The Castel di Pietra: not just any Tuscany castle in Maremma.
When a ruined castle holds the secret to an unsolved medieval murder mystery that left suspicion over the head of a Maremma Lord - himself a magistrate - for the greater part of his lifetime and still today. A story that led to the poet Dante writing some lines of script which are probably the most well known words written about Maremma (apart that is from a colloquial sort of blasphemy, "Maremma maiala"!). Then this is a castle to visit. But find it if you can!
I live only a few kilometres away from the Castel di Pietra, and have tried to find it on two occasions over the years, but failed both times. But I wasn't about to give-up this time. Especially as I had both my husband and daughter in tow - my daughter had been with me on my second attempt and wasn't that impressed about mum trying again! - who had much rather gone to the coast: I needed to show them a castle!
Finally, a couple of days after Halloween, with the November afternoon light fading fast on us, we found it. But only just, and despite a hand-drawn map from a friend of a friend who knows it well!
There is something magical about castles - the ruins of castles to be more accurate, not the bedecked and lived-in Baronial hall type - that has always attracted me to them. To walk amongst the "rooms" that remain, to touch the same stones of the walls and fireplaces that women had cleaned and stoked centuries ago. To imagine the lives, loves and hardships that those same walls witnessed and now hold the stories of so tightly. Our histories. And all under a roof of stars.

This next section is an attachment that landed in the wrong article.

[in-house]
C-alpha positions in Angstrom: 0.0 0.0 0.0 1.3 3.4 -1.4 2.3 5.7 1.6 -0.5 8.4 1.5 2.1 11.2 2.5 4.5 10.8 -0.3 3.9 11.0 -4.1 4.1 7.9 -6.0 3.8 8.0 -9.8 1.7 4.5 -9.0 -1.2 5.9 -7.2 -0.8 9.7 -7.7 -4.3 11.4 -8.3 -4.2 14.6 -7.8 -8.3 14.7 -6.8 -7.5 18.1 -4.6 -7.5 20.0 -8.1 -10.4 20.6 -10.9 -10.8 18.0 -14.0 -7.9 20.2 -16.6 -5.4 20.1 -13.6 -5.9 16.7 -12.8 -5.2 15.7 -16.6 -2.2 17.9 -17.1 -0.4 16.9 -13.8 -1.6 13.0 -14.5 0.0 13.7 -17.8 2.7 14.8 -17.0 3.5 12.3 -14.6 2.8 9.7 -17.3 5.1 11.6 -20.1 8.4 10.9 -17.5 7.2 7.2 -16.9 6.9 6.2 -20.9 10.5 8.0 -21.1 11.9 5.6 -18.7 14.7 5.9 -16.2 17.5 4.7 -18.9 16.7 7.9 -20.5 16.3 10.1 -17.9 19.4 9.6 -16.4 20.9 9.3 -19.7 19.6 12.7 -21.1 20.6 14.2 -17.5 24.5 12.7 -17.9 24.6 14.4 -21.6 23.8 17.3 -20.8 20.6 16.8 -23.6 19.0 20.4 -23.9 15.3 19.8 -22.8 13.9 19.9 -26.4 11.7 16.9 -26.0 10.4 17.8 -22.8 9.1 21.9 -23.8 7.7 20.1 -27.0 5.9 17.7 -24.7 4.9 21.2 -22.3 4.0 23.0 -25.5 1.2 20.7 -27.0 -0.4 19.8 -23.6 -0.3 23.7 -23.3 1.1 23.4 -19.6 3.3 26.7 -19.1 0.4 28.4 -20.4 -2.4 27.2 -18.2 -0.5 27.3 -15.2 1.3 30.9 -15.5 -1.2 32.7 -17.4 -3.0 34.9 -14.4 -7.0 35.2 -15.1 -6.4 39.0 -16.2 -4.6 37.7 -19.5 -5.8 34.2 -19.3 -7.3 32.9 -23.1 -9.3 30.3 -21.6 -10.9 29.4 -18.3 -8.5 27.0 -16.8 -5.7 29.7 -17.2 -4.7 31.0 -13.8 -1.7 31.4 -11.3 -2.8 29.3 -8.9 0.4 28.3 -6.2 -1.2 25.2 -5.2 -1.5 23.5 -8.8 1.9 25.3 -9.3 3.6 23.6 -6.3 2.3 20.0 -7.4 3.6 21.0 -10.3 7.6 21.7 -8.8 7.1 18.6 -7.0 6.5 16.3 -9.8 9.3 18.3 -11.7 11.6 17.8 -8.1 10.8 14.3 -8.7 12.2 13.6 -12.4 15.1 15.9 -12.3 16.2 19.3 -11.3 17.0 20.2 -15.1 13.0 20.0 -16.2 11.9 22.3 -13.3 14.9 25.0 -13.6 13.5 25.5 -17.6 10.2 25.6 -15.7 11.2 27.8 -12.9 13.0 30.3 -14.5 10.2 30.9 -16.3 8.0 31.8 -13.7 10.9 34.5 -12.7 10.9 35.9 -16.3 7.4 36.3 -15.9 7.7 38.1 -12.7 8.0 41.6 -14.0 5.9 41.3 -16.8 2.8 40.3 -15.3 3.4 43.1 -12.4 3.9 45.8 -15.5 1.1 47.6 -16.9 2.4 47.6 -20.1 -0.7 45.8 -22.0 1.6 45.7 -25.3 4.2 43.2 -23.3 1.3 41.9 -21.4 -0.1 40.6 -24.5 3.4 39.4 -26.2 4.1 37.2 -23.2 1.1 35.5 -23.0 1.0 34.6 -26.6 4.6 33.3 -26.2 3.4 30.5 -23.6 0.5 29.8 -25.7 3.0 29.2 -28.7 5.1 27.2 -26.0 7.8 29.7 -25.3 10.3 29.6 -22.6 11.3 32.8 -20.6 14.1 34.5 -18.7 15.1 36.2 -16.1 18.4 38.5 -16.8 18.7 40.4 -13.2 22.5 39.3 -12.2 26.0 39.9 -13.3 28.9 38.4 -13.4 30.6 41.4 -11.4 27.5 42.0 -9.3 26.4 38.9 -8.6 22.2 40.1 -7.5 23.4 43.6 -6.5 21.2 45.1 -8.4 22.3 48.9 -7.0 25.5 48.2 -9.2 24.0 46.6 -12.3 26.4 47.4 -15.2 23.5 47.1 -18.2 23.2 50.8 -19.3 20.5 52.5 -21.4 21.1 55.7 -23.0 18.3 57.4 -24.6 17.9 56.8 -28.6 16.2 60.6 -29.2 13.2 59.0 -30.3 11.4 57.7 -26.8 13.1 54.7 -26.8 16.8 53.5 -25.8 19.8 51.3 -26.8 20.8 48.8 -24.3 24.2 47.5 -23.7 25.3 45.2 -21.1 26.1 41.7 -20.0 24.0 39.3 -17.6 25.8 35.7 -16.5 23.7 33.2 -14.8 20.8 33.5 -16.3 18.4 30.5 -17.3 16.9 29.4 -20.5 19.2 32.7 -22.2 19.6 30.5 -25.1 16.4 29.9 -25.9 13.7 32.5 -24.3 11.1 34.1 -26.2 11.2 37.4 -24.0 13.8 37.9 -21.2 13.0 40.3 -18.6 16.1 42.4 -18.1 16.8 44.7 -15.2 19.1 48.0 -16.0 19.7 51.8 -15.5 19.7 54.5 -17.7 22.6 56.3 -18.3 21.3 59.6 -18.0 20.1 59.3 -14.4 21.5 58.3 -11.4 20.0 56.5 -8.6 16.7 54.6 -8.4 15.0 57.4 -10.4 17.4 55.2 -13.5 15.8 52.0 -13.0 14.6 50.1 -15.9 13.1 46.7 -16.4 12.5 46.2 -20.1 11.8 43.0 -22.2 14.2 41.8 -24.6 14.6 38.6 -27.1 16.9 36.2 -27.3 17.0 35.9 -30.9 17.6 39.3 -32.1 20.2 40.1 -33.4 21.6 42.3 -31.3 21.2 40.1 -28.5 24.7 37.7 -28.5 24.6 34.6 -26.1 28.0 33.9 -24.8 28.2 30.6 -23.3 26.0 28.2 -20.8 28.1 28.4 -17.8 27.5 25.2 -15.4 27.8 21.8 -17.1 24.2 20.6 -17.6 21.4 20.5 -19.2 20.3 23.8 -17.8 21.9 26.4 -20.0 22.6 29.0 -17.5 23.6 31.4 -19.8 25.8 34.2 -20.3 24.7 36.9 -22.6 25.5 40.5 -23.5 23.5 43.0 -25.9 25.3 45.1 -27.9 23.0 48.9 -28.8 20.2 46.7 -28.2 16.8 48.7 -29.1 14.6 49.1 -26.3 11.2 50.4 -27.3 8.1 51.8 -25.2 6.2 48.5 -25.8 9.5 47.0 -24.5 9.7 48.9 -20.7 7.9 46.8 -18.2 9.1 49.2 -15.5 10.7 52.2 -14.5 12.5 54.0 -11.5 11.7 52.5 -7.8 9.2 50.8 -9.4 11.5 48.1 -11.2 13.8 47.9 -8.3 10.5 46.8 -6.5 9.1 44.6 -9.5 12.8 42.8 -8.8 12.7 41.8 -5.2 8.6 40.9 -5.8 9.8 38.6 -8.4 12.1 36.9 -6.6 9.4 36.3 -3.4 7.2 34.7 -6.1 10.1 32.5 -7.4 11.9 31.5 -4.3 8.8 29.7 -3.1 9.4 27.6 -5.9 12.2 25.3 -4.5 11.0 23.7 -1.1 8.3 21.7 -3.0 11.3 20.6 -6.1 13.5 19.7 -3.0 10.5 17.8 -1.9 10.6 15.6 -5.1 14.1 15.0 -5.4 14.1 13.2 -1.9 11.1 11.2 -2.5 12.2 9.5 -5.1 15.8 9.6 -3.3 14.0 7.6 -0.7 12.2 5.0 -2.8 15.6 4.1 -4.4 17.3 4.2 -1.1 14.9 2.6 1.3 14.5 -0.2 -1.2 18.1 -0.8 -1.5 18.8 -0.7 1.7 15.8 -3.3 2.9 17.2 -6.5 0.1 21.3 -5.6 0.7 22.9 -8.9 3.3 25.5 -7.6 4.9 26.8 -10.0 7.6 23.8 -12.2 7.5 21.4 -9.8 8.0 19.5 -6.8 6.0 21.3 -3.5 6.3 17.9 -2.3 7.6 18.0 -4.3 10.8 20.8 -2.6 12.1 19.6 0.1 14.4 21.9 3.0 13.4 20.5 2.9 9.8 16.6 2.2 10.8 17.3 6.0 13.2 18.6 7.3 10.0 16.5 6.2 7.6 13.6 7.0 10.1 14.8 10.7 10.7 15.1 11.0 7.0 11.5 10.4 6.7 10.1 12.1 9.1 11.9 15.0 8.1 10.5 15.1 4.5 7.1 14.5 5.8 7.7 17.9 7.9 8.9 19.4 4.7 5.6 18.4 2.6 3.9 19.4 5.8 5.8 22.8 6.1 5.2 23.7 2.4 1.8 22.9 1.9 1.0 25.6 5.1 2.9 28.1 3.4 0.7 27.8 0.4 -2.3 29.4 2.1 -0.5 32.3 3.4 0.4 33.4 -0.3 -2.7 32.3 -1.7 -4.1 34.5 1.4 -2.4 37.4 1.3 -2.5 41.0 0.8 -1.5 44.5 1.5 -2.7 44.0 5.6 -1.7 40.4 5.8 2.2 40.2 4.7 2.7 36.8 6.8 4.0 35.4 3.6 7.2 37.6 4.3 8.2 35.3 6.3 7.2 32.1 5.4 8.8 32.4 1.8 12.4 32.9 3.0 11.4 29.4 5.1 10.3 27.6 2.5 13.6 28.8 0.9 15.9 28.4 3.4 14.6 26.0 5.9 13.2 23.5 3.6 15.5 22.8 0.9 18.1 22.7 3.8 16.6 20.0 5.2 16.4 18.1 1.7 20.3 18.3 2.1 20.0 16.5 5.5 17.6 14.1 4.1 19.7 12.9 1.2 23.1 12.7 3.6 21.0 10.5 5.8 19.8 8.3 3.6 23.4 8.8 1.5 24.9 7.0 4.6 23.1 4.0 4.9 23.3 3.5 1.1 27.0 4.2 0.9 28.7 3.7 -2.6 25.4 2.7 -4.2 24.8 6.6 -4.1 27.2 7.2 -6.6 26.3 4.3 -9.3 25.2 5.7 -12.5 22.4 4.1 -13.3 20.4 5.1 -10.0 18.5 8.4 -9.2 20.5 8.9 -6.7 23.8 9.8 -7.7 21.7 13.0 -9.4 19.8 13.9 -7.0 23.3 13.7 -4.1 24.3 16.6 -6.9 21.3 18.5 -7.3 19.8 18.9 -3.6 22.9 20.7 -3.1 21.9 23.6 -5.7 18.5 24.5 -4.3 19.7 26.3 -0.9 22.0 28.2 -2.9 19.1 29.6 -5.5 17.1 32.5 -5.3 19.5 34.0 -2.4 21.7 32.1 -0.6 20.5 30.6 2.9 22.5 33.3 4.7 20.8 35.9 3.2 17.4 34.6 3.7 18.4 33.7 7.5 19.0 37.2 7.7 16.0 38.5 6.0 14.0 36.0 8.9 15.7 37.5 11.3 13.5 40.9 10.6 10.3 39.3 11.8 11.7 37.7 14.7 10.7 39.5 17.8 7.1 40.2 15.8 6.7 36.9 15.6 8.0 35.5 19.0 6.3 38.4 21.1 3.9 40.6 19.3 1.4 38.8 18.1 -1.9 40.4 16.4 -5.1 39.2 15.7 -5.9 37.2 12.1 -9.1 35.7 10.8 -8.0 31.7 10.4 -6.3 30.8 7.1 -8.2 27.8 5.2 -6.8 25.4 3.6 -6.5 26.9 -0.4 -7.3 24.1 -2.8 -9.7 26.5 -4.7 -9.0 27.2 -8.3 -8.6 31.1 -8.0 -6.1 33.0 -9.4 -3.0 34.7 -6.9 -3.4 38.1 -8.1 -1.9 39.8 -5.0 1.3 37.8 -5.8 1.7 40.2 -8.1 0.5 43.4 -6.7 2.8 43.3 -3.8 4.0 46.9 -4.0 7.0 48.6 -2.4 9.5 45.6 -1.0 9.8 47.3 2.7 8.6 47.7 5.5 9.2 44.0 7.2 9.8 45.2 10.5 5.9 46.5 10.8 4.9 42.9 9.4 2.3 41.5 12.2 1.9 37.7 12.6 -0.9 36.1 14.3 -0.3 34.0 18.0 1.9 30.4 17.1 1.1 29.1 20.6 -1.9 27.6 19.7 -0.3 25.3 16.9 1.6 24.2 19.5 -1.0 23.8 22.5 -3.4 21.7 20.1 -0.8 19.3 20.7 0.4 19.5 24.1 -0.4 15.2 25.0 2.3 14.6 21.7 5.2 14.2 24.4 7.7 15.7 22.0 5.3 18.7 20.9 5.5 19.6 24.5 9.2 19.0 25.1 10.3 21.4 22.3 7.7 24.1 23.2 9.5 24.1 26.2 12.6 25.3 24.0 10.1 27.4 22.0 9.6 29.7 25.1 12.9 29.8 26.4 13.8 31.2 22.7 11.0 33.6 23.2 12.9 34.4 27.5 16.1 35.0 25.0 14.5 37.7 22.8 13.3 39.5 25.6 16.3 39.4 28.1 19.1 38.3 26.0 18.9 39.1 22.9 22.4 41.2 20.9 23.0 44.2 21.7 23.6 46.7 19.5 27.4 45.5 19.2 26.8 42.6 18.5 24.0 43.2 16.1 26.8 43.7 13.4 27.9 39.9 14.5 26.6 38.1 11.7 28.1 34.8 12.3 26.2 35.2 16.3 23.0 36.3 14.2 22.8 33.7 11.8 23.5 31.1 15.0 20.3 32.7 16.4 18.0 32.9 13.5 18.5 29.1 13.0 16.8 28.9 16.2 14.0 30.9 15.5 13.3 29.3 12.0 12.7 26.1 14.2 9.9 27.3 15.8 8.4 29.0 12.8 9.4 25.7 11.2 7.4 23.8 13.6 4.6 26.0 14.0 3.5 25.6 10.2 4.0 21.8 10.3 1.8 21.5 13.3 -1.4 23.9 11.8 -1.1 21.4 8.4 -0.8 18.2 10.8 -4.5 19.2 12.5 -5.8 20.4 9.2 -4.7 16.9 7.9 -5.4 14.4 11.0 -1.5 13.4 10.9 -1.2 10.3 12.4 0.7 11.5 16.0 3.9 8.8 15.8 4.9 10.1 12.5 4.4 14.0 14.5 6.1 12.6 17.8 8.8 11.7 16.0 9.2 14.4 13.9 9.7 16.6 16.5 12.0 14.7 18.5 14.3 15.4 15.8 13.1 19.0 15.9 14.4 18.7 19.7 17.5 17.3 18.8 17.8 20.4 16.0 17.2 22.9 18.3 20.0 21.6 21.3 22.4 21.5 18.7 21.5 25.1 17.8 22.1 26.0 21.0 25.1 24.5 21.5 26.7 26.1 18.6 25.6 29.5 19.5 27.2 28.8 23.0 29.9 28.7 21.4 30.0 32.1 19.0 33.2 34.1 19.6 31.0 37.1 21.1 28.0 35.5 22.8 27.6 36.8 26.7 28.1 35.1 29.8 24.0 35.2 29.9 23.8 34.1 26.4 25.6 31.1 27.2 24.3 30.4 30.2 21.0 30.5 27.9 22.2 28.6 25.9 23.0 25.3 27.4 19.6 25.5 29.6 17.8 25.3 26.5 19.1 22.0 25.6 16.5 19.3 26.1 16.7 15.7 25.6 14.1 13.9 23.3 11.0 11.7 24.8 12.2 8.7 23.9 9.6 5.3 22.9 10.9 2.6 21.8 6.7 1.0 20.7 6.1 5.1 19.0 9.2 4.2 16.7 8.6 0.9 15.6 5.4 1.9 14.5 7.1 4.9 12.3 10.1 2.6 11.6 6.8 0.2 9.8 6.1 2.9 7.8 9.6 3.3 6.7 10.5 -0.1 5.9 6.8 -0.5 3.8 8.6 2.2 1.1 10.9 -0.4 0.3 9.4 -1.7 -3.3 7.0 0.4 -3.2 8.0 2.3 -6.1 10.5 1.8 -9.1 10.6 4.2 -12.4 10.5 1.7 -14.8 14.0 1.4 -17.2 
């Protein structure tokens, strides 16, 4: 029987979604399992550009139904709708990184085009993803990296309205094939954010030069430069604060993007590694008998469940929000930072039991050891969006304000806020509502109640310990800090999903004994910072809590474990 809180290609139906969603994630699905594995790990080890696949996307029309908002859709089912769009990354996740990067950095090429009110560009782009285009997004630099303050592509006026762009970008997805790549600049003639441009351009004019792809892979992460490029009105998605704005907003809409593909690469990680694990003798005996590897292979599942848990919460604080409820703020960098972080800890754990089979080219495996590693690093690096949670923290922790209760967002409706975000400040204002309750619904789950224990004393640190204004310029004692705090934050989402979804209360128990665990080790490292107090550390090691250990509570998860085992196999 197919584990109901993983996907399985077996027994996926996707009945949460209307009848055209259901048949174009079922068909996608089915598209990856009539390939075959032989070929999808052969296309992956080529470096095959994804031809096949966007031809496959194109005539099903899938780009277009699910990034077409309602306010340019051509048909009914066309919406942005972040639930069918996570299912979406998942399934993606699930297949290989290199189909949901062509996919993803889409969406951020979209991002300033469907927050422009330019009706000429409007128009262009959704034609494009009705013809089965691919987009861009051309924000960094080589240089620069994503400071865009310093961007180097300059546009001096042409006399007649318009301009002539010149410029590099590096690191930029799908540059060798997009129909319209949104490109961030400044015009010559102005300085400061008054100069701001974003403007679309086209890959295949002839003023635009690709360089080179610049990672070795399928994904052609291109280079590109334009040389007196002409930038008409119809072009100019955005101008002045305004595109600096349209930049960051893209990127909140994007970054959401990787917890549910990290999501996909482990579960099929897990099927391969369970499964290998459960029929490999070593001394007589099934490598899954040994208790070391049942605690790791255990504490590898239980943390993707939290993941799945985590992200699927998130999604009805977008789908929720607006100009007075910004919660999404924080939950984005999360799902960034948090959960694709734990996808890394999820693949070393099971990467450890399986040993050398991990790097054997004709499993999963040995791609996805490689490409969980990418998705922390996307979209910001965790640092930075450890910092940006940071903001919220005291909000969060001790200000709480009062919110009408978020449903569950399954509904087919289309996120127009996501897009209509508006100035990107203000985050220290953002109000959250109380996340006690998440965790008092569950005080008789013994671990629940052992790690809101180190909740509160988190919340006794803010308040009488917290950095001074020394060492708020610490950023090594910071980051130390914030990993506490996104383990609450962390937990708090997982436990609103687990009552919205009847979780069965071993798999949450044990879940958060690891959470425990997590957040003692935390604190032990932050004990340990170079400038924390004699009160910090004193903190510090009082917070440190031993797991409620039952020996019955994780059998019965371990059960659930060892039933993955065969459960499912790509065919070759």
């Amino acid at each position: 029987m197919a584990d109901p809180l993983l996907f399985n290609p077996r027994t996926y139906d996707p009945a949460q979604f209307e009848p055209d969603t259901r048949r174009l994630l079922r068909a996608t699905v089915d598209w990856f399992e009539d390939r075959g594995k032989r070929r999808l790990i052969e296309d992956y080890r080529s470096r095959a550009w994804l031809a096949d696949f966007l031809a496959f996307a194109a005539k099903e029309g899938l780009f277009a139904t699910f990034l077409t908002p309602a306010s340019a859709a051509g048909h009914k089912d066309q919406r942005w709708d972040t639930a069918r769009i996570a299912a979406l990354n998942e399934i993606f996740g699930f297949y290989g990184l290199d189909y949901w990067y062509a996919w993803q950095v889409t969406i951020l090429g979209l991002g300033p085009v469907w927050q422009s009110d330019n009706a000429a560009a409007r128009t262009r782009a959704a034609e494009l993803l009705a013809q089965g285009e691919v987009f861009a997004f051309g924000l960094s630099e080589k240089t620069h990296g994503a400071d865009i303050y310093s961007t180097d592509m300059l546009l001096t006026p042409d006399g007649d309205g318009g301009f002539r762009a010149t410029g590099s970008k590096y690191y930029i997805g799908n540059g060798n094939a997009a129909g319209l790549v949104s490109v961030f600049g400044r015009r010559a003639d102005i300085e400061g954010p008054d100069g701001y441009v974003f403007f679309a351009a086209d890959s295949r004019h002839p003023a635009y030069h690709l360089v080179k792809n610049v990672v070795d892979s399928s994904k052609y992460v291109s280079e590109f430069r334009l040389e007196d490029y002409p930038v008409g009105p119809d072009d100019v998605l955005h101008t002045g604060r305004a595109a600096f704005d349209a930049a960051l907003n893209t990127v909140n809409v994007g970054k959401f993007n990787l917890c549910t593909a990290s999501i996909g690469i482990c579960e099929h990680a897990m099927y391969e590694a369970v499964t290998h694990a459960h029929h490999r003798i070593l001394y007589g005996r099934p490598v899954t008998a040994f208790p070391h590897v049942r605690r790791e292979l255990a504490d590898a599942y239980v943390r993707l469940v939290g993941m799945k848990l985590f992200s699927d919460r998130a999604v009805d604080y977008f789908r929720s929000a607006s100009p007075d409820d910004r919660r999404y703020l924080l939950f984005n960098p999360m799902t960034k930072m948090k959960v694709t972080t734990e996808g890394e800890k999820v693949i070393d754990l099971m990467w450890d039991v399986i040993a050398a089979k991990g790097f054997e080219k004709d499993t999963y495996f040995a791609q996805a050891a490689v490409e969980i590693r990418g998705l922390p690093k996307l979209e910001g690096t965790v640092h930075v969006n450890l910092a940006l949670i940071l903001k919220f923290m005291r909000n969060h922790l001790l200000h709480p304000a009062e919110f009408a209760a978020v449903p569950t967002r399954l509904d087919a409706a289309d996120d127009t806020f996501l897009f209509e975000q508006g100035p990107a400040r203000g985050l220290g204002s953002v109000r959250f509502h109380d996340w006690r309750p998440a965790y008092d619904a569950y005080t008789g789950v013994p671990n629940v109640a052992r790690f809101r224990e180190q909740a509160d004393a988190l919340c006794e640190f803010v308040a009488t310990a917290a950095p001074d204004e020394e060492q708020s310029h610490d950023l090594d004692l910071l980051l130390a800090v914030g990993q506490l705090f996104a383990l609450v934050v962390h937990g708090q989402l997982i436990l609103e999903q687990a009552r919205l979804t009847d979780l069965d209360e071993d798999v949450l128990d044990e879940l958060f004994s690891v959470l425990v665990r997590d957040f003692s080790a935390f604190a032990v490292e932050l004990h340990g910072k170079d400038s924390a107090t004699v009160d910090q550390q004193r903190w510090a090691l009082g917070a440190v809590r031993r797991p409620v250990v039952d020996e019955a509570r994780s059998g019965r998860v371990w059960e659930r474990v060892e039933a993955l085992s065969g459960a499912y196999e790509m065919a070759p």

The castello is a crumbling ruin, not big at all - but it once was - that if you don't have a passion for castles like I do, when/if you get there after those in your group keep asking how much further and are you sure it is there... you will wonder why on earth I told you in this page to go.
But if you do, and history and mysteries fascinate you, then this castle in particular is the one to visit in Maremma. To touch the love story of the heads of two ruling medieval families, a lord and the last noble lady of Maremma. A story that survived claims of bigamy incest and more, that was well and truly messed with by the Pope, but still survived. Only to end in tragedy and separation. And another mystery.